AFAP participates in Grow Africa

09 May 2013

The African Fertilizer and Agribusiness Partnership’s (AFAP) President and CEO, Jason Scarpone and the Vice President, Richard Mkandawire attended the Grow Africa Agricultural Investment Forum (GAIF) in Cape Town, South Africa held on the 9th– 10th May.

The forum which boasted more than 300 participants- African heads of states, government officals and members of the private sector, engaged in a variety of interactive sessions to address opportunities, challenges and solutions to advance sustainable agricultural transformation in African Agriculture.

“This forum set up a much needed platform for strategic communication between the public and the private sectors of different African countries,” Mkandawire said, adding that such opportunities are hard to come by.

“Highlighted at the forum was the growing importance of private sector engagement in the agricultural sector,” said Mkandawire. “Private sector members who attended where enticed to investment opportunities in their respective countries.”

At the forefront of conversations was the potential of African agriculture to strengthen food security for the continent and the economic opportunities it presents.  Speakers noted that an enabling business environment and greater private-sector investments are needed to realise Africa’s potential to feed the world.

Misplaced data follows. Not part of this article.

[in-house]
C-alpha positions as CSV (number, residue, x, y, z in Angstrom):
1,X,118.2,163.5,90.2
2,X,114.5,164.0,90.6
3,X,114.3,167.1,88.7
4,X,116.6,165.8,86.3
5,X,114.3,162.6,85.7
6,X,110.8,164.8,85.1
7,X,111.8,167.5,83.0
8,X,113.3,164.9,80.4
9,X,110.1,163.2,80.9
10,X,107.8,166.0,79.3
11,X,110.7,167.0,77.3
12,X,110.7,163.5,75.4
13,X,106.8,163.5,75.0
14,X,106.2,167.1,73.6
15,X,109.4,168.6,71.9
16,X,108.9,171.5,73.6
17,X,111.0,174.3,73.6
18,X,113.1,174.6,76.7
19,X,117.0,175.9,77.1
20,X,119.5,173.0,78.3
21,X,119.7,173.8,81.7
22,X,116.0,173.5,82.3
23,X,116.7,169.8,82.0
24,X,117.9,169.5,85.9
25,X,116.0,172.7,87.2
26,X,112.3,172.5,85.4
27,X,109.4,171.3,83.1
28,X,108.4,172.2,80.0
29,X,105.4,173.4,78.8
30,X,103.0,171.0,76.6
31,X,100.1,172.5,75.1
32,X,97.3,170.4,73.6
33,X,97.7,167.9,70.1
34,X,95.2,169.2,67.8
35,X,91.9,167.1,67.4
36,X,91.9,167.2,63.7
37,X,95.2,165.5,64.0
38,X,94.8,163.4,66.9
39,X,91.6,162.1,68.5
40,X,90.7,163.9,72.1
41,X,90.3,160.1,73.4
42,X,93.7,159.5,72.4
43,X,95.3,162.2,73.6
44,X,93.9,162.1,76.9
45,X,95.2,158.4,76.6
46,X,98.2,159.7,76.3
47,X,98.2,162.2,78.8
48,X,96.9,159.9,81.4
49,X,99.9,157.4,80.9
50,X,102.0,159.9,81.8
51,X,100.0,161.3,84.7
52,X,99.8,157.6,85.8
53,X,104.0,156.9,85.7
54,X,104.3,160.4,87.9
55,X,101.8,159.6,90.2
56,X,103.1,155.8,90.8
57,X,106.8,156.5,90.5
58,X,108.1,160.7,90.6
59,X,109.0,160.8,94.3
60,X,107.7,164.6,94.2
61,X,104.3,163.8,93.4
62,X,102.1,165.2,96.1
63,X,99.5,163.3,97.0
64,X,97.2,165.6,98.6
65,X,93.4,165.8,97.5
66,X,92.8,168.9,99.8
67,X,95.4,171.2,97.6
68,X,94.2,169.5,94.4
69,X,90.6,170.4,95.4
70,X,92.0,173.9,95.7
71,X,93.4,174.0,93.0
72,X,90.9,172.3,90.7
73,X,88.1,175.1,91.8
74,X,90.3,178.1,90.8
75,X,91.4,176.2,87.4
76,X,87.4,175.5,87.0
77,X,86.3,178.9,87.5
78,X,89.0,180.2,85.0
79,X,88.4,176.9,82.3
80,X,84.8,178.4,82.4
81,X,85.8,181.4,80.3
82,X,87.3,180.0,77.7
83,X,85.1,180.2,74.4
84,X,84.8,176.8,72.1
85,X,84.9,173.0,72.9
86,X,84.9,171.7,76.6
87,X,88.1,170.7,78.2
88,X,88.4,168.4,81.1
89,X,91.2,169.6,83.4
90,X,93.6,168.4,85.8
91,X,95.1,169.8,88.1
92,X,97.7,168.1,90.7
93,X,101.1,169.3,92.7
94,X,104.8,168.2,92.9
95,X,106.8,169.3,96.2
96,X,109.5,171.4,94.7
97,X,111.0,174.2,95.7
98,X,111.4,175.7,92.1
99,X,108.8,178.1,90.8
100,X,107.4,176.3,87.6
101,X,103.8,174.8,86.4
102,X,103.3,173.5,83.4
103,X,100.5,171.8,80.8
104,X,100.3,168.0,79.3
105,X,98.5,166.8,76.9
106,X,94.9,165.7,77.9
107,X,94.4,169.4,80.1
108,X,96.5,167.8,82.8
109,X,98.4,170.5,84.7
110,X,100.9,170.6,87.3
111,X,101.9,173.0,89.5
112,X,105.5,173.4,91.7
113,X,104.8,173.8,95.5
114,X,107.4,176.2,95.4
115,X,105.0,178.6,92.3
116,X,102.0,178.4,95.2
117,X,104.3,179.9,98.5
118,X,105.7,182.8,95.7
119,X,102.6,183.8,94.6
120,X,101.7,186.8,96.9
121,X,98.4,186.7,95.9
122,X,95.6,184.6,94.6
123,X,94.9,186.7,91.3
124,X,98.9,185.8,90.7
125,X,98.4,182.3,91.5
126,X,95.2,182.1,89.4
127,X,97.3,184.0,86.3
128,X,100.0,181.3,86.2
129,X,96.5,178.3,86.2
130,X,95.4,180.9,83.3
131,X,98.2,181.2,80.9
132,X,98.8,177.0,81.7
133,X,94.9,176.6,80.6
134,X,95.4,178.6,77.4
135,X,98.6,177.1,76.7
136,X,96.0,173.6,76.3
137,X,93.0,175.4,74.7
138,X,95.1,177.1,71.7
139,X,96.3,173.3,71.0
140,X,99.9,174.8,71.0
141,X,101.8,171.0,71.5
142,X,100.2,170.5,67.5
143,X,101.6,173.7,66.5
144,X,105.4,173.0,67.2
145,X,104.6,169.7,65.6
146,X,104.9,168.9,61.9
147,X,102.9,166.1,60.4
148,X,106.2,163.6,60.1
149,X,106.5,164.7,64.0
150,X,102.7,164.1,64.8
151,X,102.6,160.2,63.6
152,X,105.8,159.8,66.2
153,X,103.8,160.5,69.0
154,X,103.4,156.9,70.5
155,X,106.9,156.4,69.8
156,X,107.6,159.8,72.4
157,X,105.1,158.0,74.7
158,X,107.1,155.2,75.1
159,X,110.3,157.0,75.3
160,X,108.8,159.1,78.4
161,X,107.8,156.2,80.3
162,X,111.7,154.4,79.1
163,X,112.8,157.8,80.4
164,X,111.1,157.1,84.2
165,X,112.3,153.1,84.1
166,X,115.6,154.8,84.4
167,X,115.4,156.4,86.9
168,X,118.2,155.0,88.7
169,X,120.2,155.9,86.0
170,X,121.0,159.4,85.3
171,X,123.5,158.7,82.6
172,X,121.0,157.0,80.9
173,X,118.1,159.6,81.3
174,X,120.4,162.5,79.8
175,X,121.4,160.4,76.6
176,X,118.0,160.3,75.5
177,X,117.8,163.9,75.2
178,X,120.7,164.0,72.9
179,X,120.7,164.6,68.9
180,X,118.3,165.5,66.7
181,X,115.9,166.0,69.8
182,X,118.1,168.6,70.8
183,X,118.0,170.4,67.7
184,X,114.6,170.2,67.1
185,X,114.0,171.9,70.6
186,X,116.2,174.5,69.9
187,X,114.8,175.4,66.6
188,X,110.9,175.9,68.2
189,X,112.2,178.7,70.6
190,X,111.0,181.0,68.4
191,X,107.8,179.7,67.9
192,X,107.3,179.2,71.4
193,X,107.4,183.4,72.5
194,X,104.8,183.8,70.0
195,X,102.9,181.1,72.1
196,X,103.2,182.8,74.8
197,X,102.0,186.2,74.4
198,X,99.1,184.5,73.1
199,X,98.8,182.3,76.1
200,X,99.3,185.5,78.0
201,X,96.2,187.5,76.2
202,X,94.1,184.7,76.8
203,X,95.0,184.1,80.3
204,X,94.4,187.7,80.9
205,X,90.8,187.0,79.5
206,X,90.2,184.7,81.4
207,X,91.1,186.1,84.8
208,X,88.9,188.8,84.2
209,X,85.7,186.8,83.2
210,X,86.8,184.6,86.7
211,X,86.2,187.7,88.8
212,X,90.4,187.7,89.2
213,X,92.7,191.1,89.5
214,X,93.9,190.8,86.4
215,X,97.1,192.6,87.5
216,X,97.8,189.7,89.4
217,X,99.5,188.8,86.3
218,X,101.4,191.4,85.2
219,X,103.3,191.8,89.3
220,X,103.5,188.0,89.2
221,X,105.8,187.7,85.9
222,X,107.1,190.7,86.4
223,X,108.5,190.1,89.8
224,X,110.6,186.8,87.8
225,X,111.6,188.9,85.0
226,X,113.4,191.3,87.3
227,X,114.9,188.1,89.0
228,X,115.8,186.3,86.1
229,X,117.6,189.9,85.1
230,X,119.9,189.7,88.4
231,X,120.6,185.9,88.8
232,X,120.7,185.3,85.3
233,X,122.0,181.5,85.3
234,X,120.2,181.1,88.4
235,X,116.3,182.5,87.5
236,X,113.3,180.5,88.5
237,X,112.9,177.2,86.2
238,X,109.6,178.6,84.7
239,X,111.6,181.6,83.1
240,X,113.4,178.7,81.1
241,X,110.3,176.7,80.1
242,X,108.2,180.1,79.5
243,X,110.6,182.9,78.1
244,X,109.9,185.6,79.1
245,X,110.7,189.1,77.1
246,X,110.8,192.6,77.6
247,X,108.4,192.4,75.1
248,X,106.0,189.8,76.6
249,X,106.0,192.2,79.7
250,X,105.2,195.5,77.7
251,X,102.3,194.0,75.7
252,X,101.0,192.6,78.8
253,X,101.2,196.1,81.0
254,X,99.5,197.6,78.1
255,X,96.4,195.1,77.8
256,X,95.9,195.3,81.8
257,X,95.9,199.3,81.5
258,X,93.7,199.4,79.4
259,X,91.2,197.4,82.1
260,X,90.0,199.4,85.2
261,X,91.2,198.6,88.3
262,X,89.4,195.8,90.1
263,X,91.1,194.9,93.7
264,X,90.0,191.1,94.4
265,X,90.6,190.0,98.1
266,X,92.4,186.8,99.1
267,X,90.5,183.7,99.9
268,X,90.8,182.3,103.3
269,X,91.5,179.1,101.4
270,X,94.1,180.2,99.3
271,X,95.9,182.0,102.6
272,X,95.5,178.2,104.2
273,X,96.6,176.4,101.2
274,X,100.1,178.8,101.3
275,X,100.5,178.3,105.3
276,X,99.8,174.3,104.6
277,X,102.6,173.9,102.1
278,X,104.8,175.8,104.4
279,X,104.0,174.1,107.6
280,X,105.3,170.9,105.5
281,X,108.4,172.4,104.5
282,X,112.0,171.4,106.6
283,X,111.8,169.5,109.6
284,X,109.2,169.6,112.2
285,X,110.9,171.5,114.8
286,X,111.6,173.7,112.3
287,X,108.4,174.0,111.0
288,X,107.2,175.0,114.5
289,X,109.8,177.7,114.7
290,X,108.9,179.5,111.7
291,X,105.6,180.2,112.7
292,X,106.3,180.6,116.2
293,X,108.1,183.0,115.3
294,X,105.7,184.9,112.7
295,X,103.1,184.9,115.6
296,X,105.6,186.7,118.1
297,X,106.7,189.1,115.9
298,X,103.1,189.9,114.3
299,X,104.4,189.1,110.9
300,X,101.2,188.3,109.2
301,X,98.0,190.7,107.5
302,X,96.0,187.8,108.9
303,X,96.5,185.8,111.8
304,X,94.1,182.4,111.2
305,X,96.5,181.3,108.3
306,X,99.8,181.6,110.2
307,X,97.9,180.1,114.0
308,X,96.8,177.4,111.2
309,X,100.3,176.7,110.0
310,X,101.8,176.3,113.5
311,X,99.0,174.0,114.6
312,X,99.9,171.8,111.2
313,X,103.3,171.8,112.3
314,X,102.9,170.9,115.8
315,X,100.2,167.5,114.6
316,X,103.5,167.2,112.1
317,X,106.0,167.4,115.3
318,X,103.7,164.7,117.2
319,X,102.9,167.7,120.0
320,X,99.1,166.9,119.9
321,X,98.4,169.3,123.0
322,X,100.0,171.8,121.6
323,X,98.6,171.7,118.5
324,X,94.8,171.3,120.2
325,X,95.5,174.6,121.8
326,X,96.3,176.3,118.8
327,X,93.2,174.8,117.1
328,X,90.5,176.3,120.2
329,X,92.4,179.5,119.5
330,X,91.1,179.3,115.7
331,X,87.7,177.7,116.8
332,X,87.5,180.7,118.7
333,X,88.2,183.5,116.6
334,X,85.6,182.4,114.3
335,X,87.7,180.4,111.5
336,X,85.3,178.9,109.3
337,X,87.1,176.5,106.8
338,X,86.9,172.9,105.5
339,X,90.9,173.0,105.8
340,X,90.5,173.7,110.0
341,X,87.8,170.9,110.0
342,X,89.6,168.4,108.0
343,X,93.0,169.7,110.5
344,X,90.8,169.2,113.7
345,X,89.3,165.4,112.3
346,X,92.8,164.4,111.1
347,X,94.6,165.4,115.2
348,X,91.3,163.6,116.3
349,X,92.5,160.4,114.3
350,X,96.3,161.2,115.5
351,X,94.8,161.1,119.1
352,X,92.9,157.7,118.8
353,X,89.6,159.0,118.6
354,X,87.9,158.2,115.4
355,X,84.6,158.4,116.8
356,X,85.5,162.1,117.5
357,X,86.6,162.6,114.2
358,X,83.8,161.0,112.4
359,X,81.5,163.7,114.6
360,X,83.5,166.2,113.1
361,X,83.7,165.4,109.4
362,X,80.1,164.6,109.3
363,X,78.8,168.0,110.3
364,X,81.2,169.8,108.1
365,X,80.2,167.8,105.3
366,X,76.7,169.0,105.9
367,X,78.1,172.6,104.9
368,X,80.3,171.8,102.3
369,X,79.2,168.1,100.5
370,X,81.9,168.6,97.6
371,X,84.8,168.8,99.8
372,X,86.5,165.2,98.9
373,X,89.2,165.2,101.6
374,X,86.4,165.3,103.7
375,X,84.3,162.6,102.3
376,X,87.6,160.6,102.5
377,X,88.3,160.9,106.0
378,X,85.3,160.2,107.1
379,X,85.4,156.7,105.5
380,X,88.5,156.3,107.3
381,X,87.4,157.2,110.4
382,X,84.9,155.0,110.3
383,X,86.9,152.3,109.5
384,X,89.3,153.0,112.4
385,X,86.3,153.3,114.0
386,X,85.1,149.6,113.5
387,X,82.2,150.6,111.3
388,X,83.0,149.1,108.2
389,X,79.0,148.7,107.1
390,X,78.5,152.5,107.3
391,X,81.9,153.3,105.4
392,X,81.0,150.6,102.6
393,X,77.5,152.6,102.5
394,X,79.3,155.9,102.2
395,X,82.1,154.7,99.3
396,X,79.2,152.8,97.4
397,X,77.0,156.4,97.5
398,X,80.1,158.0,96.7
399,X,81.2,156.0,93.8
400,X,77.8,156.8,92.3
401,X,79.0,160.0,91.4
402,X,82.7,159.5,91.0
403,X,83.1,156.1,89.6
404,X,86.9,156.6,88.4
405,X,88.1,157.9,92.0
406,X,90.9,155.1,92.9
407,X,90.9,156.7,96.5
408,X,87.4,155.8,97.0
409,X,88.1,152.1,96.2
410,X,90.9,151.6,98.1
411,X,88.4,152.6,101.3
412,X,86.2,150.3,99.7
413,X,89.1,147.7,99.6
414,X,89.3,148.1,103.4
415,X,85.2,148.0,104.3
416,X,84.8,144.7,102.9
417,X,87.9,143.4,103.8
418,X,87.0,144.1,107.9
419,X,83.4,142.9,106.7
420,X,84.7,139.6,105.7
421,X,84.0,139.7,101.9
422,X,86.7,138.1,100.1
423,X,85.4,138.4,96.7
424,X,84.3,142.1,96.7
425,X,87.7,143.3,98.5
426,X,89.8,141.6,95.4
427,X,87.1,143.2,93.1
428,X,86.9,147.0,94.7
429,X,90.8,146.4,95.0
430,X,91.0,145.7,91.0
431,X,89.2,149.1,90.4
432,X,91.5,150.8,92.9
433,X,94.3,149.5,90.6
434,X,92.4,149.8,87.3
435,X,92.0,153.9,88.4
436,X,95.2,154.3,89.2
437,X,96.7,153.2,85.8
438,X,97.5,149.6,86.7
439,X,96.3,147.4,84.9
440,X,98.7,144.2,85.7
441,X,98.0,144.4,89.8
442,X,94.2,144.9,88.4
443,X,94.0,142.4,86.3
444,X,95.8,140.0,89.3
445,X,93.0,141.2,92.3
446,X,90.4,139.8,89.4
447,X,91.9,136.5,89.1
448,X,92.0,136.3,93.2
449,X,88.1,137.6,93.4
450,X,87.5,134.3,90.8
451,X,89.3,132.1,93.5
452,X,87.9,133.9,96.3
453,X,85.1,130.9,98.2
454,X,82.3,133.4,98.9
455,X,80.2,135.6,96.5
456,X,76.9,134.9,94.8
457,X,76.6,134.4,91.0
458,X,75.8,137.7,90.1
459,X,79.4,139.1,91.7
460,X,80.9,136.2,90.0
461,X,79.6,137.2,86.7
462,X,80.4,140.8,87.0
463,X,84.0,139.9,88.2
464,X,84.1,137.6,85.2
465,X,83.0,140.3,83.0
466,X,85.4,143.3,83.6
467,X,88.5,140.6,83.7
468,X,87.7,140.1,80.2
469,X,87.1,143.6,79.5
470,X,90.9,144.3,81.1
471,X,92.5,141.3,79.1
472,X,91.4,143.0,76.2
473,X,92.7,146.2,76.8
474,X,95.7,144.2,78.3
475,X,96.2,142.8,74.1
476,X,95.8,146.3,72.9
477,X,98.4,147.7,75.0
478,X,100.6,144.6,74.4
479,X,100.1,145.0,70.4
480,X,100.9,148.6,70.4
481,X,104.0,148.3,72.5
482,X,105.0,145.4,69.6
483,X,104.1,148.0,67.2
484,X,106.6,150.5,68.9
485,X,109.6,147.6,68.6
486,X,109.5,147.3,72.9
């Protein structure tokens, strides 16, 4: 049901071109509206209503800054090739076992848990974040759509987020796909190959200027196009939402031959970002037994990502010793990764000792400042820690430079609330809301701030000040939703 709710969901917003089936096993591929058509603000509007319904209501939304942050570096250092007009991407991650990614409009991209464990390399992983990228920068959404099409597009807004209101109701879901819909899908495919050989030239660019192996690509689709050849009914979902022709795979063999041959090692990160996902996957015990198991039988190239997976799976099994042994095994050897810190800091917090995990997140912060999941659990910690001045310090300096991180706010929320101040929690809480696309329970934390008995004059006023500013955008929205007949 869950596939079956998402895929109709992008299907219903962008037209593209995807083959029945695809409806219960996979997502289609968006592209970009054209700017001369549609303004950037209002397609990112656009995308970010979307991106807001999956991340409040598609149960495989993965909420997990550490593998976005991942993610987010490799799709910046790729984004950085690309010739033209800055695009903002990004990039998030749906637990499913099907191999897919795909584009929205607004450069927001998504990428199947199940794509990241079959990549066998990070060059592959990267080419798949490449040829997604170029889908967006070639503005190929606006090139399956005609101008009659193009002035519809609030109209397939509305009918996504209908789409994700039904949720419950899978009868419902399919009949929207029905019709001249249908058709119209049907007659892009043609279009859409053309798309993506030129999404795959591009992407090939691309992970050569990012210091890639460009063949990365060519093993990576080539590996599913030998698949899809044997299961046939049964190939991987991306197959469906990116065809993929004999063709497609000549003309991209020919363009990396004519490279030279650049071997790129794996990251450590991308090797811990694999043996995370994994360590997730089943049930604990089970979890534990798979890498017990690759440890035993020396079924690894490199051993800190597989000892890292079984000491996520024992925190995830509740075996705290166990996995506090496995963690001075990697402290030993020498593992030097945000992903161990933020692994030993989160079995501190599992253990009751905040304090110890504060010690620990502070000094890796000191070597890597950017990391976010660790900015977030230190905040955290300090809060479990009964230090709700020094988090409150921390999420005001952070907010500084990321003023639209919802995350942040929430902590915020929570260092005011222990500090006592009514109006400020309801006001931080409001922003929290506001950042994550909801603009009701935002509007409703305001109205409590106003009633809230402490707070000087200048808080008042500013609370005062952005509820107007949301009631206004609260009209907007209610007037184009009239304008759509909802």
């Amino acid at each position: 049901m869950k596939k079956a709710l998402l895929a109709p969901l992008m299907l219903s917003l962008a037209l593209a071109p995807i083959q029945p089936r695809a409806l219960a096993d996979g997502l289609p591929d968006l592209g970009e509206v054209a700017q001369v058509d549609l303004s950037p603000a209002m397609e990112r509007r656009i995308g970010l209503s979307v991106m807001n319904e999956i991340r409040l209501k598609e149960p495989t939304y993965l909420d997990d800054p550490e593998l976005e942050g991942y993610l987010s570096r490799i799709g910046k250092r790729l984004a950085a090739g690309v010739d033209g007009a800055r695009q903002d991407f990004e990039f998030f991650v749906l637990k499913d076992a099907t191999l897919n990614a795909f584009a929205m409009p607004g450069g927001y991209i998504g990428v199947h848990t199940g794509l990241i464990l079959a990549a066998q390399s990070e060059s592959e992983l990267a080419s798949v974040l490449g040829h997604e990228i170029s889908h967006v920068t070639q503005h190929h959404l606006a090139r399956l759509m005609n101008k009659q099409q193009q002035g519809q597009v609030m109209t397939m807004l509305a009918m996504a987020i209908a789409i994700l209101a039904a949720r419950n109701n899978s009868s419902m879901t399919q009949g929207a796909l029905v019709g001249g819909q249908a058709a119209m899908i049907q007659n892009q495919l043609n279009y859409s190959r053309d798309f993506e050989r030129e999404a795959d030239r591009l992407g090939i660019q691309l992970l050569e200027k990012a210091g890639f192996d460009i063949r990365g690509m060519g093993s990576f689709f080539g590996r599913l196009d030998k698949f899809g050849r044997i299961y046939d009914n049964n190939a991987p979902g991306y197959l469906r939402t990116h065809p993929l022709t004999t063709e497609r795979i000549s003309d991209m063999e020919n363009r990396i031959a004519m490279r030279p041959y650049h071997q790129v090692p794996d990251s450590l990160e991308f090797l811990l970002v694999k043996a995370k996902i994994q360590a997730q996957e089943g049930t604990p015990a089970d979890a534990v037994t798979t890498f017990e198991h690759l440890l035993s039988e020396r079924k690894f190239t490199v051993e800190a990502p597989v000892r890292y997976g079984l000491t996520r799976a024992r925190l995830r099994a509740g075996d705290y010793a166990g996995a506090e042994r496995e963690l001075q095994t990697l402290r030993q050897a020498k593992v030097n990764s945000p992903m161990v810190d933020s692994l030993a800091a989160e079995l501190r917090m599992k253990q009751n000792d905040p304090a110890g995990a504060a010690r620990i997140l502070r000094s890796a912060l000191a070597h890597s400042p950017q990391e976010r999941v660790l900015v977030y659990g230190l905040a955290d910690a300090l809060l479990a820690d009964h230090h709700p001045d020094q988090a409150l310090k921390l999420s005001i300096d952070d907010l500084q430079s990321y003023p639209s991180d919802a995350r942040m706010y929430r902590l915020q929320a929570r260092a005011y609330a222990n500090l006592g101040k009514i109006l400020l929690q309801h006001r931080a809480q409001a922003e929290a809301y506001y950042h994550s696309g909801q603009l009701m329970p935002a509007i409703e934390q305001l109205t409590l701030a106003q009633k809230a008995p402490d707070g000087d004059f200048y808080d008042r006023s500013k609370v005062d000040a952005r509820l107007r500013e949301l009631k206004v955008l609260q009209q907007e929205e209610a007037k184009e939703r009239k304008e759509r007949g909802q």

The role of fertilizer was highlighted in conversations about refining the agricultural sector in Africa.

“At the Forum, we, as AFAP were able to partake in important discussions with people who share in the goal of boosting African agricultural productivity through sector development plans, these are the relationships that we will work on sustaining,” Mkandawire said.

The GAIF partnership is coordinated by the African Union, New Partnership for Africa’s development and the World Economic Forum with the goal of galvanizing sustainable investment into African agriculture based on country-led priorities

GAIF builds upon the goals set by the Comprehensive African Agricultural Development Programme (CAADP) of increased use of agricultural inputs, including fertilizer, as a means to ingnite and African Green Revolution.

In 2012, Grow Africa partners mobilised over USD 3.5 billion in new investment commitments, which have to date engaged over 800,000 farmers across eight African countries, with USD 300 million in sales from the farmers fed into the market system.

“By the end of the forum, there was a general consensus that with more private sector intervention, smallholder farmers will be able to contribute to the African Green Revolution, capable of feeding itself.”